* '''Handicrafts and Natural Products Emporium''' [http://handycraftz.com/] or '''R. Expo House''' [http://rexpoindia.com/], now relocated in Noida from Paharganj is one of the largest and oldest emporiums of handicrafts and herbal products in Delhi. It was founded in 1932 and provides it's visitors with a large variety of gift items from different parts of India. Textiles, handmade crafts and furniture made by artists and craftsman are sold at affordable prices. Ayurvedic and plant remedies, herbal soap, shampoos, oils and natural fragrances are also manufactured. This complex of 2 four-storeyed buildings is welcoming and a popular place for foreign visitors to Delhi.
Delhi's nightlife scene has undergone a total transformation in the last decade. There are plenty of modern, cosmopolitan joints out to separate you from your rupees. In a desperate attempt to keep the sex ratio vaguely equitable, many lounges and clubs have '''couples only''' policies (that is, no single men or men-only groups), enforced with varying degrees of strictness. While everything is theoretically to shut down by 1AM things can keep going much longer.
Many first time travellers to India find themselves falling victim to [[Common scams|scams and touts]], and unfortunately Delhi has a lot of both. Be on guard for anybody trying to help you by giving you unsolicited directions or travel advice. Do not believe the advice of taxi and auto drivers. If this is your first time to India, do not openly admit it, as this will make you more vulnerable to touts.
If you are arriving into Delhi at night either stay in the airport lounge or well lit areas until daybreak. Women should avoid walking around alone in the night
Carry your cash, passport, and cards in a secure money belt, with only enough cash for a few hours at a time in your wallet or other accessible place. Some travelers recommend carrying an expendable wallet with a few ten rupee notes in it in an obvious place such as your hip pocket as a decoy to Delhi's ubiquitous pickpockets.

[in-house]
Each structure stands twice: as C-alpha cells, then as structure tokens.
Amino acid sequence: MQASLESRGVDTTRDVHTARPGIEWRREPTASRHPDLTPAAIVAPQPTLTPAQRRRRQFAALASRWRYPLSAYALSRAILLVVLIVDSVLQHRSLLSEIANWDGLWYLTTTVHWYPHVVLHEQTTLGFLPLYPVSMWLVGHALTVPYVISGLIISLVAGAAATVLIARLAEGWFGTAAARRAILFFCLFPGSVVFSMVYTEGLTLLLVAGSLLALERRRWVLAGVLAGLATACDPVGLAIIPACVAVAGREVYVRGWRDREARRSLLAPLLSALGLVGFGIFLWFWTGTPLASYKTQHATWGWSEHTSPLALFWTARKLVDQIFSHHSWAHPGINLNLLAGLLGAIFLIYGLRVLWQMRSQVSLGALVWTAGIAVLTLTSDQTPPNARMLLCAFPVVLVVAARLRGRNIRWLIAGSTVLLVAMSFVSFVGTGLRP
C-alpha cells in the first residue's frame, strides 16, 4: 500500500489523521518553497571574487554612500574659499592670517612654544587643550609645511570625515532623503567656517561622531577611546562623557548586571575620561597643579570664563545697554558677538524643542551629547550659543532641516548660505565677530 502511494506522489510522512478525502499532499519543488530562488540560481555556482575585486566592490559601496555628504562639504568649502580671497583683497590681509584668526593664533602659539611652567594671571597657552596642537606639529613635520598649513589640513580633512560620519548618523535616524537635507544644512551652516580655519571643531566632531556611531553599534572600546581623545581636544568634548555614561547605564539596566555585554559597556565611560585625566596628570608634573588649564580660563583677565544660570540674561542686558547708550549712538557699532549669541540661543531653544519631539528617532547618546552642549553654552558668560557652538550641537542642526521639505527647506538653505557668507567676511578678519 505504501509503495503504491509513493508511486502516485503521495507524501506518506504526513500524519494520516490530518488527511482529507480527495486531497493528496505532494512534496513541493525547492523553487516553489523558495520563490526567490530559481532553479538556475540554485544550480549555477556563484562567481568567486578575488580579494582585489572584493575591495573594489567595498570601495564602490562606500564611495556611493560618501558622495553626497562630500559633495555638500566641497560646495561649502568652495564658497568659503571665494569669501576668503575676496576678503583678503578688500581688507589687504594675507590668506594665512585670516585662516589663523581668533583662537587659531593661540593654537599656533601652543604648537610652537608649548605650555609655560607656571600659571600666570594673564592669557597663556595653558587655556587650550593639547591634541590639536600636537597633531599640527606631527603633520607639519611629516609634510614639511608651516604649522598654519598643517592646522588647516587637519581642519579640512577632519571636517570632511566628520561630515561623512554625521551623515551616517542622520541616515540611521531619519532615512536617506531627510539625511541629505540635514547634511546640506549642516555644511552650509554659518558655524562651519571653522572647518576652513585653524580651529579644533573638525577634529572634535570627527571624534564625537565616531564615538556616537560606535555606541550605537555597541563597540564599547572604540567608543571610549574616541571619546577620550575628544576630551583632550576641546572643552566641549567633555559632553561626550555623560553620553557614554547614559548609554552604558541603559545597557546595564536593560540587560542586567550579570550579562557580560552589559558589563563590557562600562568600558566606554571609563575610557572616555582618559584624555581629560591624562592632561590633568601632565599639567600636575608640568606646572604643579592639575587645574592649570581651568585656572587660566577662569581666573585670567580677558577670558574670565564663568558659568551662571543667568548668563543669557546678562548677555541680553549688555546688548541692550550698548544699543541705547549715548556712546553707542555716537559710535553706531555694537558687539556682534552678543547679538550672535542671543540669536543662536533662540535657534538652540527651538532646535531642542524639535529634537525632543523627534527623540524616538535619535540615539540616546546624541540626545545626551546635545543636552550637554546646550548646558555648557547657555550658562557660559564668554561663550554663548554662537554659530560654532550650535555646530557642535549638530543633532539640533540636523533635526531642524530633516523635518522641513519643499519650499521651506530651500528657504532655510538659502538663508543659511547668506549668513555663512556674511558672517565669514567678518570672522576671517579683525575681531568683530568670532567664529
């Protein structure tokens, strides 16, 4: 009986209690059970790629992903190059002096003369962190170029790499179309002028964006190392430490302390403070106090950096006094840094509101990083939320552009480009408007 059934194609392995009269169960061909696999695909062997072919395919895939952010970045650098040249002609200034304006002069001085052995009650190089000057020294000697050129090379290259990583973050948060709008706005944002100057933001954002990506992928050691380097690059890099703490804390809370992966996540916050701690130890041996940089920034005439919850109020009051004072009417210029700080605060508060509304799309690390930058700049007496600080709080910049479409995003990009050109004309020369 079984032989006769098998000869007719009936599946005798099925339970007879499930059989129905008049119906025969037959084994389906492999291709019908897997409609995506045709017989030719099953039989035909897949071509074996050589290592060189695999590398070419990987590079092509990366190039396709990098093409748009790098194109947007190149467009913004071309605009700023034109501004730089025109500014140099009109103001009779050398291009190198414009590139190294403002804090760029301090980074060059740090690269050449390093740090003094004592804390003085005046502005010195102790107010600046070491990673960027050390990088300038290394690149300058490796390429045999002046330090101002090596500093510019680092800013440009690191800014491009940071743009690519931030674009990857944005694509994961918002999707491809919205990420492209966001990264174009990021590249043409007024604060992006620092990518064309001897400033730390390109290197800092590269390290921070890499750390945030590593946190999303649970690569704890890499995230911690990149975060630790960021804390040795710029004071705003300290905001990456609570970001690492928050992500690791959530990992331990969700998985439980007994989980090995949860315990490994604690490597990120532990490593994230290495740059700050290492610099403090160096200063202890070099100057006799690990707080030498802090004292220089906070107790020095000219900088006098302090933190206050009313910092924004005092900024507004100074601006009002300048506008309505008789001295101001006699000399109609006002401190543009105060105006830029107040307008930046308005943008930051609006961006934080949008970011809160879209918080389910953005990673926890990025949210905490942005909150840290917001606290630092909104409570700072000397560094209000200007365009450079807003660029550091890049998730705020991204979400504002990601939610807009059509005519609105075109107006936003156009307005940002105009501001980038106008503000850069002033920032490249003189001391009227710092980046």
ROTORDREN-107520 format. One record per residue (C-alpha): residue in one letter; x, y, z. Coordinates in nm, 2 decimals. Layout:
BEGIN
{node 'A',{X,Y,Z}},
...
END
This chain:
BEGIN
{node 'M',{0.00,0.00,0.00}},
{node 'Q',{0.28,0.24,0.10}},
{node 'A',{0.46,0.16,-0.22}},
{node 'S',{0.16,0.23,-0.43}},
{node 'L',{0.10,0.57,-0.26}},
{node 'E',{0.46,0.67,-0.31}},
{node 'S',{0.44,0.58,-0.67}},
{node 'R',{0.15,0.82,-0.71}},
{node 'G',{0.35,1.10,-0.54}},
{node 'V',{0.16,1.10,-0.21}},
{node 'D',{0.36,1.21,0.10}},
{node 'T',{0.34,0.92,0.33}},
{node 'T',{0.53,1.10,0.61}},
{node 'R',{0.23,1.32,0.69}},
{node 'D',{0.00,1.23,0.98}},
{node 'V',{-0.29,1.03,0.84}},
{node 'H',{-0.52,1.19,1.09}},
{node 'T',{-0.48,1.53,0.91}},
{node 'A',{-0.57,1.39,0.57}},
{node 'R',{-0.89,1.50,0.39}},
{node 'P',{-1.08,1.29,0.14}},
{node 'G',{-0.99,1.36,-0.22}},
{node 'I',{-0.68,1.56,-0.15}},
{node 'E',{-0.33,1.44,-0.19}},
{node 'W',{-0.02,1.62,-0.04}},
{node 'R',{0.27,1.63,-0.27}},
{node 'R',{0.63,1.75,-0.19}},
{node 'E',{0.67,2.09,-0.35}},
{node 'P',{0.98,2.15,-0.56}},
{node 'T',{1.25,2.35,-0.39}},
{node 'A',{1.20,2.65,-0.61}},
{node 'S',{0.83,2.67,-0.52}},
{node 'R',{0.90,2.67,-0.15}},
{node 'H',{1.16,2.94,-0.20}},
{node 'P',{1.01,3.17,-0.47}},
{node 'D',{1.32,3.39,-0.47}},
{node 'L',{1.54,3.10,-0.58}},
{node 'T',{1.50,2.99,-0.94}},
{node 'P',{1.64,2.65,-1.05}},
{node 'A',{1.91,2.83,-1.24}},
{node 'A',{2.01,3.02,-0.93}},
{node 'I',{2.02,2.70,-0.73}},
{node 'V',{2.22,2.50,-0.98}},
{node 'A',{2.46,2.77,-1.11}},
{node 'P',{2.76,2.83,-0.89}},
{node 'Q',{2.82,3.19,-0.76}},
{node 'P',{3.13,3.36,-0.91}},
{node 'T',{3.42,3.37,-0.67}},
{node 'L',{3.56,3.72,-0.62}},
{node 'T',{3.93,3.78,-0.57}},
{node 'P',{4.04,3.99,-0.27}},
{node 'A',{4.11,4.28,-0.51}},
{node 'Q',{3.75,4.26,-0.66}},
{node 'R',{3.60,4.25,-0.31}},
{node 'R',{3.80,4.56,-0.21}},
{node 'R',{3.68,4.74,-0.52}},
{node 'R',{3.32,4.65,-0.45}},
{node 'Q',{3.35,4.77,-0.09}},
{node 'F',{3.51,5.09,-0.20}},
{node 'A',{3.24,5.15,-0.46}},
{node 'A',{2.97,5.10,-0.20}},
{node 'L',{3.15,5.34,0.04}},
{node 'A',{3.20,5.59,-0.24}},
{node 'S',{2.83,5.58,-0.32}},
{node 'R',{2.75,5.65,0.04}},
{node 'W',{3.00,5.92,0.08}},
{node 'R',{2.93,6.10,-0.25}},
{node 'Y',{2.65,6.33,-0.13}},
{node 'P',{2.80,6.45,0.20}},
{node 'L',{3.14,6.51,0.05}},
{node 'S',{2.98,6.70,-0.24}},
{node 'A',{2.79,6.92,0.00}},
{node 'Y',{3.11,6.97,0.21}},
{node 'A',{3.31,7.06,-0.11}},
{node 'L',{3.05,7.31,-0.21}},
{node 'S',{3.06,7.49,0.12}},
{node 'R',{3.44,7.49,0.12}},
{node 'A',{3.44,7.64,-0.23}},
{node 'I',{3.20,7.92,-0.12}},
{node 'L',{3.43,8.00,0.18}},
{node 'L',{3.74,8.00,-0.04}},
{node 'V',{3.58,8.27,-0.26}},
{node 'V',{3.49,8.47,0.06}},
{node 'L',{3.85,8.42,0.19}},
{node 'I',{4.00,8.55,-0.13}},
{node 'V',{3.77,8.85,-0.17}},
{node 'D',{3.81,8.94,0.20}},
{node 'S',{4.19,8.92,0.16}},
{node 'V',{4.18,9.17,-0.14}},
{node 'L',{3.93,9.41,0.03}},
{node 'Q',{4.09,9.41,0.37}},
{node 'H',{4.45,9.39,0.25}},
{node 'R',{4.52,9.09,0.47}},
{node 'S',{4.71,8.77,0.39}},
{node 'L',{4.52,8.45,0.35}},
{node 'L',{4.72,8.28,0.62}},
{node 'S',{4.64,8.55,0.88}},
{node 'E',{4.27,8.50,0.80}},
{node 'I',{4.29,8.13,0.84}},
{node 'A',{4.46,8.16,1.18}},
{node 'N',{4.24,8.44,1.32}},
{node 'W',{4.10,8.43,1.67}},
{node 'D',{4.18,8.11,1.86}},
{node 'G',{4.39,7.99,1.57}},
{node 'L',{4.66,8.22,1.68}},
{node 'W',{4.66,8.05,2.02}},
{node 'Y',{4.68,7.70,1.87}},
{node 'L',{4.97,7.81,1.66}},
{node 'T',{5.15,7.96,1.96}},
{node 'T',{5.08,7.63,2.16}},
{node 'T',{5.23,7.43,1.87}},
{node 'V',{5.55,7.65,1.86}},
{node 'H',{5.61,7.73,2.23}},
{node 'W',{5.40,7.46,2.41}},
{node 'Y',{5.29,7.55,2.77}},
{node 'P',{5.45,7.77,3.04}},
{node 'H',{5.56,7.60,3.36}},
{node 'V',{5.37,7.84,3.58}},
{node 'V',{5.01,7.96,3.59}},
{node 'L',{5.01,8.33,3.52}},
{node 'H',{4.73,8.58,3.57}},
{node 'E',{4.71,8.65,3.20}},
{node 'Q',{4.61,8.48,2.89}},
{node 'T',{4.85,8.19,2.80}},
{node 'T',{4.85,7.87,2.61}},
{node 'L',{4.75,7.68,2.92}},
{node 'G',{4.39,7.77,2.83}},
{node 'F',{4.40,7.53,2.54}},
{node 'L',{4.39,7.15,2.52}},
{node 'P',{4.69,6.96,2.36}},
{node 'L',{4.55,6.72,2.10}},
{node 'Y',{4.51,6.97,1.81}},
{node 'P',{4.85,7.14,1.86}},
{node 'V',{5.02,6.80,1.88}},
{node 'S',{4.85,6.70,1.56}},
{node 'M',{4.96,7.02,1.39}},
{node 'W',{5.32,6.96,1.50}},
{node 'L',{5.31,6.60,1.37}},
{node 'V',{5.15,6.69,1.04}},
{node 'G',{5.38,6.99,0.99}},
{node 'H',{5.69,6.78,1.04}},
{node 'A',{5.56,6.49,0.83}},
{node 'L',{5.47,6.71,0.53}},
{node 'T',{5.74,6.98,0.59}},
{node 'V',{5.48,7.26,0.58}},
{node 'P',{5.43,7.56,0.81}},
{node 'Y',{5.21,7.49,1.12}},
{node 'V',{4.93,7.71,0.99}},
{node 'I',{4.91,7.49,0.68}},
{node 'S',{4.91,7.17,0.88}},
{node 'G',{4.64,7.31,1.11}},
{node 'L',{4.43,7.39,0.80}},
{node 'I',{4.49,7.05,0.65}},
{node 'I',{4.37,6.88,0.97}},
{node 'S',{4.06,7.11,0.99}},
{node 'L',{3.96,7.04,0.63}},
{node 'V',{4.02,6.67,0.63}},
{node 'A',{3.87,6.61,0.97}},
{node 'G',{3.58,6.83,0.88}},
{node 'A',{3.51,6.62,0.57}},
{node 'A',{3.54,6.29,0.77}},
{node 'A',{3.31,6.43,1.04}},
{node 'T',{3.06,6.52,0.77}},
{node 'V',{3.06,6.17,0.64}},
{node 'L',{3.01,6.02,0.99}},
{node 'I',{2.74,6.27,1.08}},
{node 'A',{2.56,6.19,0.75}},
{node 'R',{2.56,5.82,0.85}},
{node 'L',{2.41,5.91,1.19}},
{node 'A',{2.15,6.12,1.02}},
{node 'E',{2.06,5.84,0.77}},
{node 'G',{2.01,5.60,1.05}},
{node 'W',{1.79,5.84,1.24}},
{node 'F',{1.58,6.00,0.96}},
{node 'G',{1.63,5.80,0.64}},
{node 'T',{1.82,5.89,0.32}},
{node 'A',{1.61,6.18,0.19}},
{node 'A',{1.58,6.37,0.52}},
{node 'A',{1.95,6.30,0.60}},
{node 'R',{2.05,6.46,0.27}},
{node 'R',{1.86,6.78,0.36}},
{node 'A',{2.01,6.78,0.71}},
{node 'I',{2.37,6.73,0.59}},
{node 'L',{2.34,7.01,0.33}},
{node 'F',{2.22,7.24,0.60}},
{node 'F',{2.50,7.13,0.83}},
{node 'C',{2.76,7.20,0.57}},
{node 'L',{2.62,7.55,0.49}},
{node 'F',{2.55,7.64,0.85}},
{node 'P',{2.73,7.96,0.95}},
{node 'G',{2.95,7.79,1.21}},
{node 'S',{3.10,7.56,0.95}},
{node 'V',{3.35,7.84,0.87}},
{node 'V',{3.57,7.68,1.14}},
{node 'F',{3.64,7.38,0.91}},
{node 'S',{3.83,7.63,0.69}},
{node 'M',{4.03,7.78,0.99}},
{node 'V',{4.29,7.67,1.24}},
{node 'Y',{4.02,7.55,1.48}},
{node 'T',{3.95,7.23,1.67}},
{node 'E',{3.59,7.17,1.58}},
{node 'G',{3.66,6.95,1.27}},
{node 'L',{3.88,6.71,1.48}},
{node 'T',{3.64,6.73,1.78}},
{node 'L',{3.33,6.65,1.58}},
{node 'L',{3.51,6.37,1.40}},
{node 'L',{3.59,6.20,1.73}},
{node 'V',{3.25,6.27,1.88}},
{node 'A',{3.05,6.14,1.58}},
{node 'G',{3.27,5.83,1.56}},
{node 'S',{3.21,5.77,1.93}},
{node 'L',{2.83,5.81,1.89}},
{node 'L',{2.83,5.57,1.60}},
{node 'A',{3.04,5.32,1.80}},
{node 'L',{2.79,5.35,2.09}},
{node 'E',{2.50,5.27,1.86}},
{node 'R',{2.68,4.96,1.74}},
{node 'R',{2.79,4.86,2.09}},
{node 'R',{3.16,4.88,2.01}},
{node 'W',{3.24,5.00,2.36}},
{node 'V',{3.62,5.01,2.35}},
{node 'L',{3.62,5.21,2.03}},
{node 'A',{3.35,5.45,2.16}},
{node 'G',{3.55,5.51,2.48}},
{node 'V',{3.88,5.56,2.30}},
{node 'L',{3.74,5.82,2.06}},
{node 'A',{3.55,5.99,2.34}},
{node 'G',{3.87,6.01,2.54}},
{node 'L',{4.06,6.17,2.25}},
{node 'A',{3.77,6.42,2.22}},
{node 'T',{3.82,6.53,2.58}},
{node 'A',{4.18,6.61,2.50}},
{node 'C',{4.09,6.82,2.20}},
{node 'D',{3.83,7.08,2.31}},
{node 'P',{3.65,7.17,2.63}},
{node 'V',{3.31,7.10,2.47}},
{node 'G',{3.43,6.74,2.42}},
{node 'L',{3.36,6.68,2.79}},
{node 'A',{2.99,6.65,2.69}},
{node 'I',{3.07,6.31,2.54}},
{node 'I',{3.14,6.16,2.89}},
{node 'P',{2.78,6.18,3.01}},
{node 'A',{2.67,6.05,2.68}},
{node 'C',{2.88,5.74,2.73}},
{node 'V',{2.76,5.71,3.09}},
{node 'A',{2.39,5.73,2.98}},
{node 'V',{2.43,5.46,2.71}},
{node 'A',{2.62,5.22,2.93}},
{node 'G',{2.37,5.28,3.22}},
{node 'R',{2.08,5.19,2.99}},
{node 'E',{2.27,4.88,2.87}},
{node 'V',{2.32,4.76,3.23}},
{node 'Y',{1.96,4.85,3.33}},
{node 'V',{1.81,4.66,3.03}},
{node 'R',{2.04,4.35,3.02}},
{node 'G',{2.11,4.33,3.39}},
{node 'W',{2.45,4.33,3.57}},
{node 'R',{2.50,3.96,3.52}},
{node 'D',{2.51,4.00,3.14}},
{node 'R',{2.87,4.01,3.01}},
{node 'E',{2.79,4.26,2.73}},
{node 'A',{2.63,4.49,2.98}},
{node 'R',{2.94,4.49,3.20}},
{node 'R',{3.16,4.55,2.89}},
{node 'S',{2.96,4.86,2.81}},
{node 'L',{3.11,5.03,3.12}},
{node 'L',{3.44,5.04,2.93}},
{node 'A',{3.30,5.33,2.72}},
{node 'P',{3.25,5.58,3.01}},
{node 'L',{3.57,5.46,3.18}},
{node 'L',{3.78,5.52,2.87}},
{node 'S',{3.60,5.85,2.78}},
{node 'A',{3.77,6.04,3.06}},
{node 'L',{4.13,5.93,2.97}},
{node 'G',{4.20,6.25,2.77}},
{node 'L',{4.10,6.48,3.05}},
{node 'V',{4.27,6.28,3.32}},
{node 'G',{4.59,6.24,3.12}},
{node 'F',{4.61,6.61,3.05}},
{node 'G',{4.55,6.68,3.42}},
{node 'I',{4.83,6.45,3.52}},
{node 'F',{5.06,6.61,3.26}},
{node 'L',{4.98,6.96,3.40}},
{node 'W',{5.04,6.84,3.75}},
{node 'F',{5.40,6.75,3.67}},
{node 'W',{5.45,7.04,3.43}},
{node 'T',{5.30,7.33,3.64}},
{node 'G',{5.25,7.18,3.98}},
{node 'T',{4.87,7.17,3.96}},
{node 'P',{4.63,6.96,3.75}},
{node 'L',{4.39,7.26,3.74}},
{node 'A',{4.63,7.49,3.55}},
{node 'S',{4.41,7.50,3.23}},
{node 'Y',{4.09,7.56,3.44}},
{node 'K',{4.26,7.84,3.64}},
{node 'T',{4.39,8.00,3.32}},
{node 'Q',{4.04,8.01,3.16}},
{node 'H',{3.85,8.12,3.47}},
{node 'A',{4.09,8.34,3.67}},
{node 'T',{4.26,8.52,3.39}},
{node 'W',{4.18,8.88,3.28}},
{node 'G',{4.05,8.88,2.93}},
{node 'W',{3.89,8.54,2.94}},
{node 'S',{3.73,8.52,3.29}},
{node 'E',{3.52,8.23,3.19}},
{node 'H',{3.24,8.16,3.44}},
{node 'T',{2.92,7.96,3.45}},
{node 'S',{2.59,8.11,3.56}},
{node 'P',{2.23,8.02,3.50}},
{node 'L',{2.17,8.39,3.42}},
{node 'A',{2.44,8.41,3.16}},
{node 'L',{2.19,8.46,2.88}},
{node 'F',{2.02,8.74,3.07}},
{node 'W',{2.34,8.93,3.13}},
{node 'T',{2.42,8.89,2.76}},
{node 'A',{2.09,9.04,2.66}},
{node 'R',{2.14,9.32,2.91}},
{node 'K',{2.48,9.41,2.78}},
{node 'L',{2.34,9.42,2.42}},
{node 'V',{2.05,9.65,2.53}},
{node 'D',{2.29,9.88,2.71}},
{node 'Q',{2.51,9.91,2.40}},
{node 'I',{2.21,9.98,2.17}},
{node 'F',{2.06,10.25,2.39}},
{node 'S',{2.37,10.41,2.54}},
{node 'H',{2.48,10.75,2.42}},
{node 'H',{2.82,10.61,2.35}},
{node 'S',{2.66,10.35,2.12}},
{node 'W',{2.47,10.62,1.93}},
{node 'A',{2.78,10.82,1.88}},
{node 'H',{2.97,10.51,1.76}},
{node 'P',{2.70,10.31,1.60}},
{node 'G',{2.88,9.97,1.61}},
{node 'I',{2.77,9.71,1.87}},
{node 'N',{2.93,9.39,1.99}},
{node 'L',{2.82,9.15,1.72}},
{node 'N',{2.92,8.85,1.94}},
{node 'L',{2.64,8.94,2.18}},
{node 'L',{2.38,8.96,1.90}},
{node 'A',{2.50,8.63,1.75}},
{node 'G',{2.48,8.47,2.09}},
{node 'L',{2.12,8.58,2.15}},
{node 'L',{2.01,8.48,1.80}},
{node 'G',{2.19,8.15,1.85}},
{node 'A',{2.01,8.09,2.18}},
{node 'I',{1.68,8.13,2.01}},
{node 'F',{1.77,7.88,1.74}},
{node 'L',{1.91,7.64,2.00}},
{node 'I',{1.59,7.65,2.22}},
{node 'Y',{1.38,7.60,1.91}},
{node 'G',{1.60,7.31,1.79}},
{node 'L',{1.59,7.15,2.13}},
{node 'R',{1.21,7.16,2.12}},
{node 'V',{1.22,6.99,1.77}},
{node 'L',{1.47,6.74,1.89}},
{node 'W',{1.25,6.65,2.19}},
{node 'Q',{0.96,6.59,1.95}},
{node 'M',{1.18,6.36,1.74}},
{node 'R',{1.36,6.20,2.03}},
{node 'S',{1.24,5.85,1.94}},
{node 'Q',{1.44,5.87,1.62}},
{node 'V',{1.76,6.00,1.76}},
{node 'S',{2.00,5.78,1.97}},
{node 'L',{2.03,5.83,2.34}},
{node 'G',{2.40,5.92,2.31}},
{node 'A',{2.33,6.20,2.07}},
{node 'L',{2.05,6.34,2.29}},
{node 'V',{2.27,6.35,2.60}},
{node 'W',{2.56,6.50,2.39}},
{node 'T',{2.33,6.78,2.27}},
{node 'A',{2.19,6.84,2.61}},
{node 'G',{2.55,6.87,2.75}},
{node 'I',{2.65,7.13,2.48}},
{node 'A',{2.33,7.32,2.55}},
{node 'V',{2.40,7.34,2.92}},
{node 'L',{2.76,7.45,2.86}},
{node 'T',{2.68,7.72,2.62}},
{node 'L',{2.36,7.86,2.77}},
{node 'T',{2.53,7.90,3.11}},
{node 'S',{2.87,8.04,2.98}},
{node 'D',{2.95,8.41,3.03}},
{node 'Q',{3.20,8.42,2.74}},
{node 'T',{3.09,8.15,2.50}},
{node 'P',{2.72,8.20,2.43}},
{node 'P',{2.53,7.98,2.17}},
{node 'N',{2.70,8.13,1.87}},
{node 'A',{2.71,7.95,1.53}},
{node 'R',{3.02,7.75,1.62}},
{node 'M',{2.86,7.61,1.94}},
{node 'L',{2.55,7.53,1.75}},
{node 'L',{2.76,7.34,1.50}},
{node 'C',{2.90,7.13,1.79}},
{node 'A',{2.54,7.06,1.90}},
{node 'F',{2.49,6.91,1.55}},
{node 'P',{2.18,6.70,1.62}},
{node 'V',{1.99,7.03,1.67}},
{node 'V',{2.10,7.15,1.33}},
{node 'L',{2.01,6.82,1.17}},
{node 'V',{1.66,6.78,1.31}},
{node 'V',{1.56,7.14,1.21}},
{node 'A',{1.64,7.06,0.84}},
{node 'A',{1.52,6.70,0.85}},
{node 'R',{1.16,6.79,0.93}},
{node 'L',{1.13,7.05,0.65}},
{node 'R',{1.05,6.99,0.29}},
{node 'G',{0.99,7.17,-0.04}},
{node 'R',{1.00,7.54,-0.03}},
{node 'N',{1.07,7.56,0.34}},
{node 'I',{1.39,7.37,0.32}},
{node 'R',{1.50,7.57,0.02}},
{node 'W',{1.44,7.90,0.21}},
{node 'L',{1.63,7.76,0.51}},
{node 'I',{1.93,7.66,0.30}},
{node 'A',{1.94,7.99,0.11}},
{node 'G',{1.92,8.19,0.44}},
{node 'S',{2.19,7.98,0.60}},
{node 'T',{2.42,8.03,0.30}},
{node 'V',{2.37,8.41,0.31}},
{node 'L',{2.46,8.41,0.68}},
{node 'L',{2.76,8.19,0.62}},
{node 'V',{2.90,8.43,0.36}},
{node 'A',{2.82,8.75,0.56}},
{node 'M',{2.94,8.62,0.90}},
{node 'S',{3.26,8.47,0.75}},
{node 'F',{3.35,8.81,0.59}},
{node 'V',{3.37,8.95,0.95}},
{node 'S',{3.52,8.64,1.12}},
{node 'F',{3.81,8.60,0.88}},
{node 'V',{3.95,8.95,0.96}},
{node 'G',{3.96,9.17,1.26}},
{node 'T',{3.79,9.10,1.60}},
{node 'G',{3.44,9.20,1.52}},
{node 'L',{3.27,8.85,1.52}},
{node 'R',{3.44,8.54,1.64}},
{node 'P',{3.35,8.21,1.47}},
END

The Delhi Police is a 70,000 strong force serving the capital region. Unfortunately, the quality of police officers varies dramatically throughout the force; some officers
'''For police assistance during an emergency dial 100'''.
'''Power outages''' and '''water shortages''' are common Delhi, often occurring multiple times a day with summers being particularly bad. Better accommodations have water tanks and generators to alleviate the inconvenience, but keep a flashlight handy at night and do your part by not wasting too much water.
*'''Laundry service''' is offered in most hotels, even in budget accommodations. If you would rather save the money and do it yourself, buckets are found in almost all bathrooms - but perhaps wash it out well first.
* [[Image:ja-flag.png|20px]] <listing name="Japan" alt="" directions="" address="4 & 5, 50-G Shantipath, Chanakyapuri" phone="+91 11-2687-6581" email="[email protected]; [email protected]" fax="+91 11-2688-5587" url="http://www.in.emb-japan.go.jp/" hours="M-F 9AM-1PM, 2PM-5:30PM" price=""></listing>
* [[Image:mk-flag.png|20px]] <listing name="Macedonia" address="Hauz Khaz Enclave K 80 A" phone="+91 11 4614 2603" email="[email protected]" fax="+91 11 4614 2604" hours="" url="http://www.missions.gov.mk/delhi"></listing>
* [[Image:mg-flag.png|20px]] <listing name="Mongolia" address="34, Archbishop Macarios Marg" phone="+91 11 2463 1728" email="[email protected]" fax="+91 11-2463 3240" hours="" url=""></listing>
* [[Image:np-flag.png|20px]] <listing name="Nepal" address="Bara Khamba Rd" phone="+91 11 332 9969" email="" fax="" hours="" url=""></listing>
*'''[[Nainital]]''' - another beautiful hill station in the Kumaon hills with the magnificent Naini Lake.
*'''[[Char Dham]]'''- Delhi is the starting point of the famous piligrimage centres Badrinath, the abode of Vishnu, Kedarnath, the abode of Shiva , Gangothri and Yamunothri, the origin of sacres rivers, Ganges and Yamuna respectively
*Ride the '''[[Maharajas' Express]]''', a luxury train running between Delhi and [[Mumbai]].